The world of SQL (Structured Query Language) can be an intimidating place to the unfamiliar. Some of the older programmers who are still making the transition to newer technologies and “newbies” alike will face a similar challenge in mastering this technology. “Teach Yourself SQL in 24 Hours,” by Ryan K. Stephens and Ron Plew, is an excellent primer for mastering the relational database model and all its intricacies.
The authors, who have excellent credentials, take the reader from the foundation and definition of the technology right through to the more complex queries that can be accomplished in SQL. Topics covered in the book include basic concepts, database design, building effective queries, building sophisticated queries, performance tuning, user and security management, data structures and advanced tips for real-world use.
Since SQL itself only has its manifestations in specific company products, the authors faced a challenge attempting to generalize the lessons in a way that could be useful to all readers on all computer platforms. To get around the fact that Oracle Corp., IBM, Sybase Inc., Computer Associates International Inc. and Microsoft (to name a few vendors) all have their own flavors of SQL, the lessons concentrate on the common denominator among the major vendor products: ANSI SQL. The book also includes frequent reminders and notes about the sometimes subtle differences between different vendors SQL implementations.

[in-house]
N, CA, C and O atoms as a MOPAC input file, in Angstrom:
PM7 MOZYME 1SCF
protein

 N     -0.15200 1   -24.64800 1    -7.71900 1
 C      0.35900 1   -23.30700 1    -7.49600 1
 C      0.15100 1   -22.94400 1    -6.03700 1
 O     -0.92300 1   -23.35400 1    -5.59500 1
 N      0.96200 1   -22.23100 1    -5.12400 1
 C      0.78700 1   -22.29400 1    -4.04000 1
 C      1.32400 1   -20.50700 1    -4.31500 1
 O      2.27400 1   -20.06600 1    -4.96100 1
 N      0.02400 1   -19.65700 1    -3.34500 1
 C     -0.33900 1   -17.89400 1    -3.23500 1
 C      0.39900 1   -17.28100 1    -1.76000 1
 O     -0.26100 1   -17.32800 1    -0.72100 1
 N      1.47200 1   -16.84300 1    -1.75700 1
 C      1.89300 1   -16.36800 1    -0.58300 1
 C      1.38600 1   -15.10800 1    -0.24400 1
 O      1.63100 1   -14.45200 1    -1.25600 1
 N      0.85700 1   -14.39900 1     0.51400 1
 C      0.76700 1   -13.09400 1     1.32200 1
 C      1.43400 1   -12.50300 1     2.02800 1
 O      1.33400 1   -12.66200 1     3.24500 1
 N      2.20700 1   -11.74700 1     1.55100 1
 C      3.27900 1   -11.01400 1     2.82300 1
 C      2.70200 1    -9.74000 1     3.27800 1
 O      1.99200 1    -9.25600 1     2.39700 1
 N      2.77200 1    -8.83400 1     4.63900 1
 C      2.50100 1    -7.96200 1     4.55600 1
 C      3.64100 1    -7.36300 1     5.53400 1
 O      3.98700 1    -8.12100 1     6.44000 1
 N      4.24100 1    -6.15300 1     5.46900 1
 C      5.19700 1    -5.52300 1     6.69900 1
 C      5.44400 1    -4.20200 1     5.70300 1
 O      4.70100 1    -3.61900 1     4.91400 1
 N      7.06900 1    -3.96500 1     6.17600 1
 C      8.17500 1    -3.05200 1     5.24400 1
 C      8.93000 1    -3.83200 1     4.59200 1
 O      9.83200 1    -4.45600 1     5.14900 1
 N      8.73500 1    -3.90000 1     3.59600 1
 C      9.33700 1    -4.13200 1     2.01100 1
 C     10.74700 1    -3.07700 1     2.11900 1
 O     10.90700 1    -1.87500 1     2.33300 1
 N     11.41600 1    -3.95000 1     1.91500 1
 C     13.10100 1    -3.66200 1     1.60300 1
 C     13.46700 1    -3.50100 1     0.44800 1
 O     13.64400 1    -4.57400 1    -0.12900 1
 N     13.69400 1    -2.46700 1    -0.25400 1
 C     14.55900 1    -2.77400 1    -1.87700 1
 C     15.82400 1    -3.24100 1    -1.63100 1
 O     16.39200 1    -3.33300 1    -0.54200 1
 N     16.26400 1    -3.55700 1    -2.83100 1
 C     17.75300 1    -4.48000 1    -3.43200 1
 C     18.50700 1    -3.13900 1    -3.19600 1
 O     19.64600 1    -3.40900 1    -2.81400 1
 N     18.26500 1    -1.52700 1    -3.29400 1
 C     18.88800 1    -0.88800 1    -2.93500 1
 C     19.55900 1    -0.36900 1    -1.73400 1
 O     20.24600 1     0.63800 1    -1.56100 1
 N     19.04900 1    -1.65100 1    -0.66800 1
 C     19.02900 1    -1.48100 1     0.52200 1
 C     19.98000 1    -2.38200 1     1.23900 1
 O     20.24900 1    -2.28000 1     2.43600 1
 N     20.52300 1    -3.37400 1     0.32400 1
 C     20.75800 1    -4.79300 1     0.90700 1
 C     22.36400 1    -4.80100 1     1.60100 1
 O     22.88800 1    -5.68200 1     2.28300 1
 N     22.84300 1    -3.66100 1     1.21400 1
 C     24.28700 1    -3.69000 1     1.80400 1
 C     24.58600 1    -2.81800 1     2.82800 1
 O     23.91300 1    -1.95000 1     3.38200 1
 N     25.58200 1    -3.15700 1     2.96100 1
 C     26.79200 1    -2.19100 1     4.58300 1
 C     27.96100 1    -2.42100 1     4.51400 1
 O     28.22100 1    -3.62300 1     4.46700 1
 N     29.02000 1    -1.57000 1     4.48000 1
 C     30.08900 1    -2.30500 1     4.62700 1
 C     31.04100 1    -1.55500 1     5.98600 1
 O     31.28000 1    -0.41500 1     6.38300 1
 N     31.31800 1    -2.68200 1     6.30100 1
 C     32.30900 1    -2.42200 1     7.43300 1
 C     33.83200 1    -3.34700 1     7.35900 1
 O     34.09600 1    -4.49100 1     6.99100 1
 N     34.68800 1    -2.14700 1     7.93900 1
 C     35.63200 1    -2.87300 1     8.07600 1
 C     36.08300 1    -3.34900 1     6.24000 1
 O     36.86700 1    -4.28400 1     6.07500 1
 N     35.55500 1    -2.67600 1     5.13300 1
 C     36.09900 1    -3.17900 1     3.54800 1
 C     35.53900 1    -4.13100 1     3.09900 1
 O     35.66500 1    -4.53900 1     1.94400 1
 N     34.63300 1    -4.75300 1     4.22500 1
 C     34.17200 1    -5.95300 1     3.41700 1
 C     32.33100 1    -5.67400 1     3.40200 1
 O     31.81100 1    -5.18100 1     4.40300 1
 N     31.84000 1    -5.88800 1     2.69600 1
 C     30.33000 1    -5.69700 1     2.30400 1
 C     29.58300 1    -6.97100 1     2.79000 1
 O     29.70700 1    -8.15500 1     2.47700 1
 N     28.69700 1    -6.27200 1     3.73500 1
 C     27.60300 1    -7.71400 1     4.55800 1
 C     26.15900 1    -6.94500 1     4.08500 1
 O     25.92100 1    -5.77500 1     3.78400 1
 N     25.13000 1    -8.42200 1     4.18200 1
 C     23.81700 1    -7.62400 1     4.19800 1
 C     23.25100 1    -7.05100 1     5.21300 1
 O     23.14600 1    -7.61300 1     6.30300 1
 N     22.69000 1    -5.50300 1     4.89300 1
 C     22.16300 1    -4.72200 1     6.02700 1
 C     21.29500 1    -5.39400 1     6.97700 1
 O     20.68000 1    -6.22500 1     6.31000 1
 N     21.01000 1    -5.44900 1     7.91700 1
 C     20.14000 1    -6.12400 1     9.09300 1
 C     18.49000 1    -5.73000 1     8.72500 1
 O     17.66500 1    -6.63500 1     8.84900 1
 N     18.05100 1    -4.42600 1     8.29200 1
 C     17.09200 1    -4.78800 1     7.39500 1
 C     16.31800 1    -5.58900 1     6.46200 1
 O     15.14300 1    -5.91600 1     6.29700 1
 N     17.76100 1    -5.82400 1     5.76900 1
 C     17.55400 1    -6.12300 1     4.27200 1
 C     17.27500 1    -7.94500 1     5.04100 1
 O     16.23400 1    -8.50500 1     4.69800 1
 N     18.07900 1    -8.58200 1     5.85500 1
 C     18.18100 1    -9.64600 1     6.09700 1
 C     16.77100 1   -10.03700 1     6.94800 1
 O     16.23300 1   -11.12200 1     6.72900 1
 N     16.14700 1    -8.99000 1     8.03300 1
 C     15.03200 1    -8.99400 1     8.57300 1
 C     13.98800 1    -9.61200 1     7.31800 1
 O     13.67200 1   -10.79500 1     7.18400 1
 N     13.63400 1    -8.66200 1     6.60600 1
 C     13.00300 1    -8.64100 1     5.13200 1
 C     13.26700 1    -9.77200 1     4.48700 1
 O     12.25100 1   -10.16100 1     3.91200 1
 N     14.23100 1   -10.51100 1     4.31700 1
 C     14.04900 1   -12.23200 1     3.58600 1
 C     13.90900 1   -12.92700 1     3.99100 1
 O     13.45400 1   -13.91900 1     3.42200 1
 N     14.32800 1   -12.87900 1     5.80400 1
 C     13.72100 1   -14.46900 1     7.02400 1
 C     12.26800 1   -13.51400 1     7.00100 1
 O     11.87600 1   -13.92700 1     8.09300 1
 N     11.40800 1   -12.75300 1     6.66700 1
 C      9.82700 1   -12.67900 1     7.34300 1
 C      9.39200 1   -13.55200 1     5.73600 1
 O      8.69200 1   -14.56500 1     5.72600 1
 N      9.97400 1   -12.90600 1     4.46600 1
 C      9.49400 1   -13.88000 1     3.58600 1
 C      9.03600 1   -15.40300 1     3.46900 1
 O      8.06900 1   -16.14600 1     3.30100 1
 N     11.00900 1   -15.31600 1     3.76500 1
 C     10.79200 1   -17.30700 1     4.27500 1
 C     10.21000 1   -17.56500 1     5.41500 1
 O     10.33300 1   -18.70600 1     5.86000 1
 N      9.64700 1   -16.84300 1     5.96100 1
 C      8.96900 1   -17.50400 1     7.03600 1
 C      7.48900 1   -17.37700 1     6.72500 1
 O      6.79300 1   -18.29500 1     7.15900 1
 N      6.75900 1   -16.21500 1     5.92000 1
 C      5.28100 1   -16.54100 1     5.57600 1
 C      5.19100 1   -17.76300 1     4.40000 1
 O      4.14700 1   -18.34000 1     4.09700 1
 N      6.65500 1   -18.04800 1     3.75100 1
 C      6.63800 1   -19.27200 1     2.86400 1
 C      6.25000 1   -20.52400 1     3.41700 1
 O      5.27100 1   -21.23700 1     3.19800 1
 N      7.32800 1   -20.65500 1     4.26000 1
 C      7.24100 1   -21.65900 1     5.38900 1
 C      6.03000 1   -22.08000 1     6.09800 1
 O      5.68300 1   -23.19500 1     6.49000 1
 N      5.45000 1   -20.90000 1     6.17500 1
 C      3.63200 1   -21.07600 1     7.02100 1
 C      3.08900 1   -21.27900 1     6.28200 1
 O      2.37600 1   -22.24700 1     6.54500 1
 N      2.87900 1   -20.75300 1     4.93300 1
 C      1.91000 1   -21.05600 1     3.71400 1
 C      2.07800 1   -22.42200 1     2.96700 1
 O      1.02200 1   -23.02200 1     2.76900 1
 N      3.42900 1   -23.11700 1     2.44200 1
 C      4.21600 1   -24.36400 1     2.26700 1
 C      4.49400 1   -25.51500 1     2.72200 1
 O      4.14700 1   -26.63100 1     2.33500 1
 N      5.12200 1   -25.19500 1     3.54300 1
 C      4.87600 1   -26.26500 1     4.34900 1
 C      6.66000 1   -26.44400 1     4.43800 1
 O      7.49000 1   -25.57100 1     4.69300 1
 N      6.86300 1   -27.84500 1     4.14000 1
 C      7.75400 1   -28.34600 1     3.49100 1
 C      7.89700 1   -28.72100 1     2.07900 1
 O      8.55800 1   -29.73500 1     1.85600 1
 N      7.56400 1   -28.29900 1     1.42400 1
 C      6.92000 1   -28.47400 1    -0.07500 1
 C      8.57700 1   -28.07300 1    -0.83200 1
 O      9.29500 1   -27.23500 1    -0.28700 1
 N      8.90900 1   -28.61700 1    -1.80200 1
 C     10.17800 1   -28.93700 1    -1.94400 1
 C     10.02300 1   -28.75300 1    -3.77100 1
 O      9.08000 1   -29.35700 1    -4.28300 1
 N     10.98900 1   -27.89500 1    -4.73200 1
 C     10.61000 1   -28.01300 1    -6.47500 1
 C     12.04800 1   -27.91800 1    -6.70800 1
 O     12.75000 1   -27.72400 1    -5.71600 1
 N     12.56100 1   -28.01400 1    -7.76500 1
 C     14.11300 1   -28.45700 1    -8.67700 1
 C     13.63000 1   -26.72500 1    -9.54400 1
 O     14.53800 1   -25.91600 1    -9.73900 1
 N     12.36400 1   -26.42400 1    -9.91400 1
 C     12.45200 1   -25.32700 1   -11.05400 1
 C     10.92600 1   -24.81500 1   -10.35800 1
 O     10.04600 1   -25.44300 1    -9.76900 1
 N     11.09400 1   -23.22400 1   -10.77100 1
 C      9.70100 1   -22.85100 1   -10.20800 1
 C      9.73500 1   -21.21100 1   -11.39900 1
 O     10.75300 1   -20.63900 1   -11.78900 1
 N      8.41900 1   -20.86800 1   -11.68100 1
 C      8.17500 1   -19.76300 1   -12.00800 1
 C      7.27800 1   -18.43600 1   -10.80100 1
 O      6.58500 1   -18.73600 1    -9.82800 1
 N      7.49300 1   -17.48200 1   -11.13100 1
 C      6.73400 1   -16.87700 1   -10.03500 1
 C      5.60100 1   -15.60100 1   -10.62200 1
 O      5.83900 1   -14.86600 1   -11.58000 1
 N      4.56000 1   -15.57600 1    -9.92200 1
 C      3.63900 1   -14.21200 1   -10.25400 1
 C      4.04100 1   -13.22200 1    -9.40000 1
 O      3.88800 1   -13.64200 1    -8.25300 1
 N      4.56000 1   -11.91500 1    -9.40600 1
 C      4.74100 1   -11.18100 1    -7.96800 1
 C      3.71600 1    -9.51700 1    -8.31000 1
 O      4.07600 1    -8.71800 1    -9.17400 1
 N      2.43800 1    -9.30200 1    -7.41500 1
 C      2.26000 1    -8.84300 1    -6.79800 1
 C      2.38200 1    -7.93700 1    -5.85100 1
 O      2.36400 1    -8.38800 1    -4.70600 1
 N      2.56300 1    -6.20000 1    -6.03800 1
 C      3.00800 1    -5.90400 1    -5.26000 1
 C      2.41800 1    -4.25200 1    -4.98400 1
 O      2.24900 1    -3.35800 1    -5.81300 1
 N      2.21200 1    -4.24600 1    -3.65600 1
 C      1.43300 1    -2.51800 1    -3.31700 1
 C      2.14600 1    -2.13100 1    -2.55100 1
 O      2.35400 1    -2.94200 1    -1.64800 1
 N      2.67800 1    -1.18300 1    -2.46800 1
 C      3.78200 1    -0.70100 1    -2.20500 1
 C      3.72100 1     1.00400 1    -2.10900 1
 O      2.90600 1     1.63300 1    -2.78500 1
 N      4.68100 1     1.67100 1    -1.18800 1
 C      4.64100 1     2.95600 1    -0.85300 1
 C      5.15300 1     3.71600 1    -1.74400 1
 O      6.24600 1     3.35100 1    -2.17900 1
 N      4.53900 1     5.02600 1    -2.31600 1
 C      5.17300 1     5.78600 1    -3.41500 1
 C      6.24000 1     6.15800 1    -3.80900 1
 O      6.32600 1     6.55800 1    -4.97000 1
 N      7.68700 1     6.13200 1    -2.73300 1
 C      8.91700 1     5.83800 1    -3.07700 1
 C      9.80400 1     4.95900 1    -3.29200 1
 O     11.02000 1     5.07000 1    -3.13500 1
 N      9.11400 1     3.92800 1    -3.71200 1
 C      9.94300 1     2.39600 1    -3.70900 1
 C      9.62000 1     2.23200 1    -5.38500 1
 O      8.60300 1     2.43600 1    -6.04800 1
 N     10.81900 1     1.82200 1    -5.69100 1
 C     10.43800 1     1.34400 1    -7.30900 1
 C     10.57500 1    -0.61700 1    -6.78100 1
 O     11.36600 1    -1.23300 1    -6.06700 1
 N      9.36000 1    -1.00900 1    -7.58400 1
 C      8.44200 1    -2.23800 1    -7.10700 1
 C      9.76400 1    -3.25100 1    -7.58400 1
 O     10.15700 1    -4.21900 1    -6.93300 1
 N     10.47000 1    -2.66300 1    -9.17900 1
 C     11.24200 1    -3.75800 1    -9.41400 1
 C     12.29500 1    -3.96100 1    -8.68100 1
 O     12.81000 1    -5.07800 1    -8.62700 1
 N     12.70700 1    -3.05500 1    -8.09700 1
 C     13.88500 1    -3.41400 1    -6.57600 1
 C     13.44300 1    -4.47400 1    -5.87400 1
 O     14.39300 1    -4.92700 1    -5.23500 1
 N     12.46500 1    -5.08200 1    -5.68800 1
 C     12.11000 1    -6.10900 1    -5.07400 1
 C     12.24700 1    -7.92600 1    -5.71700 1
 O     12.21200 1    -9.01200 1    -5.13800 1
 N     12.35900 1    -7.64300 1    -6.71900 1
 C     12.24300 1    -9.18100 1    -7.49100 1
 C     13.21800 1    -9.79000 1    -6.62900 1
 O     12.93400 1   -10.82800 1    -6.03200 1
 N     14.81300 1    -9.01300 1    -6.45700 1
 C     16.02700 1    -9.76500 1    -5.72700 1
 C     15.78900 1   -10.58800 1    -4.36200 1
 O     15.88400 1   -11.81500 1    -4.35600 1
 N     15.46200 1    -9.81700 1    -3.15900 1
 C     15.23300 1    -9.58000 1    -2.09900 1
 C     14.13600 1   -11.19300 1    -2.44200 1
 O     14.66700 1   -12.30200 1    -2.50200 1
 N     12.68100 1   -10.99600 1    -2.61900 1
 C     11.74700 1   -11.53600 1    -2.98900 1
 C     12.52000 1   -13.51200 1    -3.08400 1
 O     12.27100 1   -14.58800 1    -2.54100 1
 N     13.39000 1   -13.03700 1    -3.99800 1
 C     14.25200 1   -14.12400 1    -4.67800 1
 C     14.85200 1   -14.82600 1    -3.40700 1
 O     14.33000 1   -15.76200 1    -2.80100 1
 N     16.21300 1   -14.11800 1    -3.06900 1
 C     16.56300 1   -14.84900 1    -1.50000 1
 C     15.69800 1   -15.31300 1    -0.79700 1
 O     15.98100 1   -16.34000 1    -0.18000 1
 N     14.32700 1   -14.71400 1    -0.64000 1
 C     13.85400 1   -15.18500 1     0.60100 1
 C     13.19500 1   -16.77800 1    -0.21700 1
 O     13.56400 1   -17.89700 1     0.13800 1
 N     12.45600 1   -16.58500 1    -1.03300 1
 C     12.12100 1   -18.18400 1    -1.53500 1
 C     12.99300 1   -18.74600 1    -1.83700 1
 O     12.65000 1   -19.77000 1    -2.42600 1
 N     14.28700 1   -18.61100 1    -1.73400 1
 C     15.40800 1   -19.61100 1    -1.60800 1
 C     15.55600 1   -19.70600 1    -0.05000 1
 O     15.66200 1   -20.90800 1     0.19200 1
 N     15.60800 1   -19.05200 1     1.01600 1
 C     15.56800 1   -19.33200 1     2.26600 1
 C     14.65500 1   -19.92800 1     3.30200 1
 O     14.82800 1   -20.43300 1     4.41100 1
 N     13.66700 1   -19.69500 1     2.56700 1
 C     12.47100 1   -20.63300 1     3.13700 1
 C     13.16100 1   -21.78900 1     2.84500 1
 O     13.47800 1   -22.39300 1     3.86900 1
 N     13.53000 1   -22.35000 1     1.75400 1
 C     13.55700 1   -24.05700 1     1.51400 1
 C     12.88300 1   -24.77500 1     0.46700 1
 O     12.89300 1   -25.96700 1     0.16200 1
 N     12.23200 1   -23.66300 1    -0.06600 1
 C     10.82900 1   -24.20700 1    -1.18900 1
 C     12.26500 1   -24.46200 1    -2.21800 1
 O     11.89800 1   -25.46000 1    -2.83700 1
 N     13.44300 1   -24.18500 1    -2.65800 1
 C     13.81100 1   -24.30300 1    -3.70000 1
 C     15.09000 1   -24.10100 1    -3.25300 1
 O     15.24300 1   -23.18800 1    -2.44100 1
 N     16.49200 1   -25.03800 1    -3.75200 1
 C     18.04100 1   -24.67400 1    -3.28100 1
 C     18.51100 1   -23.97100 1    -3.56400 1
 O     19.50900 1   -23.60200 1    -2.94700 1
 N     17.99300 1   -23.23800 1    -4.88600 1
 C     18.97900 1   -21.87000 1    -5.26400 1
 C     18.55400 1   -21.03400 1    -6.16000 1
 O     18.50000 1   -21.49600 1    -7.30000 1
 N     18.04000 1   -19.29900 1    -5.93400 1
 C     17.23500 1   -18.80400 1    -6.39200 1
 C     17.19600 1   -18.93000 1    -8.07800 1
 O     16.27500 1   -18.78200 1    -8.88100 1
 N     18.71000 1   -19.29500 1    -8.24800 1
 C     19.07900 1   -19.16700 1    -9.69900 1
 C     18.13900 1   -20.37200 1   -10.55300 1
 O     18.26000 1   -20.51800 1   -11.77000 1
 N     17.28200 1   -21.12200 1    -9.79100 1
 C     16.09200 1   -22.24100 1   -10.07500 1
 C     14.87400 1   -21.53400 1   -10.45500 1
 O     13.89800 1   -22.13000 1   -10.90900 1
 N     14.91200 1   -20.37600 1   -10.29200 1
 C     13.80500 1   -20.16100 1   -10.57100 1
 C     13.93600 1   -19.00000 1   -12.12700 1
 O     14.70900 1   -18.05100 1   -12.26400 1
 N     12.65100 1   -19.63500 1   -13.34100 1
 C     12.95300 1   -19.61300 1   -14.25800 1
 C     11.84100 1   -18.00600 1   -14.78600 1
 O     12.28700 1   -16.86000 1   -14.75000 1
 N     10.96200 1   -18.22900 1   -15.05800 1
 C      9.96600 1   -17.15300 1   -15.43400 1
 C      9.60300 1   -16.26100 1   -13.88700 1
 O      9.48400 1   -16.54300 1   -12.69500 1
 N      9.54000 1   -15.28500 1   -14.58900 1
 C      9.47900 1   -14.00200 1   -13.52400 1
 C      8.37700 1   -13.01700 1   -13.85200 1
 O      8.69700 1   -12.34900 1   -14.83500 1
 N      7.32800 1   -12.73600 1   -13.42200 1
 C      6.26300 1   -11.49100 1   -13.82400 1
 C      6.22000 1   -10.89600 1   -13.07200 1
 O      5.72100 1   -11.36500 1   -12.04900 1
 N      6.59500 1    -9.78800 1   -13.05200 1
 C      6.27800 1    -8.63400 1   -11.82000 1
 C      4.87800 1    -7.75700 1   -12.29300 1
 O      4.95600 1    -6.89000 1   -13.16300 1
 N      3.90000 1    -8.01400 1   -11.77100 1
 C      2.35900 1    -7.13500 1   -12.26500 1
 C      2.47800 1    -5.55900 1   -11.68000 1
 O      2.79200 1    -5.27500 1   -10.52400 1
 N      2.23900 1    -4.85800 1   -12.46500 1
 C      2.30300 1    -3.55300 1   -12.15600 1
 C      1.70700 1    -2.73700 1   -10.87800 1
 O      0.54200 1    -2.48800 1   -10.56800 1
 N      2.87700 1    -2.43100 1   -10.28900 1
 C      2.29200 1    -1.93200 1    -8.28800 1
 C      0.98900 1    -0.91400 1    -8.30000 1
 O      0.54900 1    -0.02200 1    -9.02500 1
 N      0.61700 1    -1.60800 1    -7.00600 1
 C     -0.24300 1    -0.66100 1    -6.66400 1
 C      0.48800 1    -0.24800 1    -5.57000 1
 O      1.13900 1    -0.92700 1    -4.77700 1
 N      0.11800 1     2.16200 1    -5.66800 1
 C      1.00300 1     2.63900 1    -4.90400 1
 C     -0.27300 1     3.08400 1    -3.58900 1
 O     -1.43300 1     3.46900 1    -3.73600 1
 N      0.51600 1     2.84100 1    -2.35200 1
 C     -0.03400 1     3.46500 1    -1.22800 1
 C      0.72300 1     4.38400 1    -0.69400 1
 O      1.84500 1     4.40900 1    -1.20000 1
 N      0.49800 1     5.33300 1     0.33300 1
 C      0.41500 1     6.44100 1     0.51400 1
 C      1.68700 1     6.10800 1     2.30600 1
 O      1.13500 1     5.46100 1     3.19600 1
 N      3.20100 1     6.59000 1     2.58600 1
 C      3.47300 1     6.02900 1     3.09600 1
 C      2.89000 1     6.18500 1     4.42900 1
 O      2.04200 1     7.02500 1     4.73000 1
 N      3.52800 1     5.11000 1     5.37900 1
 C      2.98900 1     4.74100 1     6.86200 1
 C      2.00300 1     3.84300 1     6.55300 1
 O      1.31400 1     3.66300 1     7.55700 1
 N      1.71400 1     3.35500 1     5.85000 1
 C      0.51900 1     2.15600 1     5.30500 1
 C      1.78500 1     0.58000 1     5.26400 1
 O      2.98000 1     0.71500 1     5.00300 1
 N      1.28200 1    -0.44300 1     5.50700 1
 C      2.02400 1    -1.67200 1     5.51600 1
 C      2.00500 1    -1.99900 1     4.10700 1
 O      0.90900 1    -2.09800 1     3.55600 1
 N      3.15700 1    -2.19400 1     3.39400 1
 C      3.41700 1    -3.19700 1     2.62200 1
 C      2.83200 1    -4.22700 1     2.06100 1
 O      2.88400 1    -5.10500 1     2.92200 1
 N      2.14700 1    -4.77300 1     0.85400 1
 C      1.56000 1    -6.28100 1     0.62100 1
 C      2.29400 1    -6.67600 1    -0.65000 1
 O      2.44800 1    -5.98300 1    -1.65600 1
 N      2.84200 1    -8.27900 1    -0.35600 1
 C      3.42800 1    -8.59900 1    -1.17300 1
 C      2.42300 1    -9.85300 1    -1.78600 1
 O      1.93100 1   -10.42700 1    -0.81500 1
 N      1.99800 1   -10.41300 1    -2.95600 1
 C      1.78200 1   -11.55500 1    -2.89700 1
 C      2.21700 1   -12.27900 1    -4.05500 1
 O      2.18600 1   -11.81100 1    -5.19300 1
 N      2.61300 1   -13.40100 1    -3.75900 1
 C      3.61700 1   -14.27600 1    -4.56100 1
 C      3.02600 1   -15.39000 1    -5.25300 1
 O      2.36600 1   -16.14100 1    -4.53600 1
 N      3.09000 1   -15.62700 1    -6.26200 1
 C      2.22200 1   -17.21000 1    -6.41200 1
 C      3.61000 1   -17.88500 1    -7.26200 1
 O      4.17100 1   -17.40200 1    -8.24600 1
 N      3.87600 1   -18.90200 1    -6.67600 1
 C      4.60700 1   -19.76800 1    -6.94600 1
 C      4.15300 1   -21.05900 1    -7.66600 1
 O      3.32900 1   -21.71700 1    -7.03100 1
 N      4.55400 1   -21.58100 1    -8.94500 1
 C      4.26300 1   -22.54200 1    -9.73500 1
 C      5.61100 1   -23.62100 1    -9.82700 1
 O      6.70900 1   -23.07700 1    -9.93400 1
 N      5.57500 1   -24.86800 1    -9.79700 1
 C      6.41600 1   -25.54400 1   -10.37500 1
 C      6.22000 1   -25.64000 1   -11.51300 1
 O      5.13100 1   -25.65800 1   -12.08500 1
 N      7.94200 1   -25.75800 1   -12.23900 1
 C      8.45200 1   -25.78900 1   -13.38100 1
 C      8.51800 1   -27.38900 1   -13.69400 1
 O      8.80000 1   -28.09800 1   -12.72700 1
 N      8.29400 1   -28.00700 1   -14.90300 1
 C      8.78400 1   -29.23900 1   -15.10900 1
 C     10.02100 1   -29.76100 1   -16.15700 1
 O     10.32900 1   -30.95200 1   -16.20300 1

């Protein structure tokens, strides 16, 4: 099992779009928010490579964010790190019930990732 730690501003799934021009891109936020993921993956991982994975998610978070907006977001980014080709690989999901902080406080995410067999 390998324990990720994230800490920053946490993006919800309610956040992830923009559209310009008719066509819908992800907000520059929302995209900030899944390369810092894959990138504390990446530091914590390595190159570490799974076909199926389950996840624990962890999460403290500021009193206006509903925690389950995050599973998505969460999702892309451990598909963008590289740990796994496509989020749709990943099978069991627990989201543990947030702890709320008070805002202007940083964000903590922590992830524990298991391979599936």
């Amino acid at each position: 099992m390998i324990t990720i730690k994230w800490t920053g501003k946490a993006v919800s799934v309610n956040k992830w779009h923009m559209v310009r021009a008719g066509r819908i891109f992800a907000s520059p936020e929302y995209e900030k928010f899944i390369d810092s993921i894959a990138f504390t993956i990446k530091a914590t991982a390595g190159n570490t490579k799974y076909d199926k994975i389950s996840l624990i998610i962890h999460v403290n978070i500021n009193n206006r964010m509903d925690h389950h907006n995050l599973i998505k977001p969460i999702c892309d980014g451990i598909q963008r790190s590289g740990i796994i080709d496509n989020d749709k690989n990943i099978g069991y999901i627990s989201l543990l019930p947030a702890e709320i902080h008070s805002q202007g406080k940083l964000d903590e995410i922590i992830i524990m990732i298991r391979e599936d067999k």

Also new in this edition, all the examples are now done in the open-source SQL tool called MySQL. This was done so that anyone who picks up the book can download MySQL and take part in the examples without having to shell out a lot of money on the proprietary versions of SQL.
The structure of the book, now in its third edition, was designed to allow readers to cover a particular subject in about an hour. Some of the sections, however, could be completed in half the allotted time.
In some cases there seemed to be a shortage of material and examples that could have given the reader a better handle on the topics covered. For example, some of the SELECT syntax examples did not cover some of the more powerful combinations that could be achieved with that SQL command. Addressing this would have given the SQL beginner a better taste for what SQL is capable of doing.
The summaries, questions, and quizzes at the end of each of the chapters were good review material in general, but it also seemed that there was a page count quota that was being considered as opposed to the total quality of the lesson material.
On the whole, however, “Teach Yourself SQL in 24 Hours” is a great little book that covers all the bases, offering suitable examples, chapter summaries and quizzes. It is an excellent vehicle to get started with, one on which a firm foundation in the world of SQL can be established.
Title: Teach Yourself SQL in 24 Hours, 3rd Edition
Authors: Ryan K. Stephens and Ron Plew
Publisher: Sams Publishing (www.samspublishing.com)
Length: 496 pages
Peter MacIntyre is involved in custom software development, design and architecture. He lives in Prince Edward Island, Canada. Other reviews by Peter can be found at http://wwrg.cjb.net.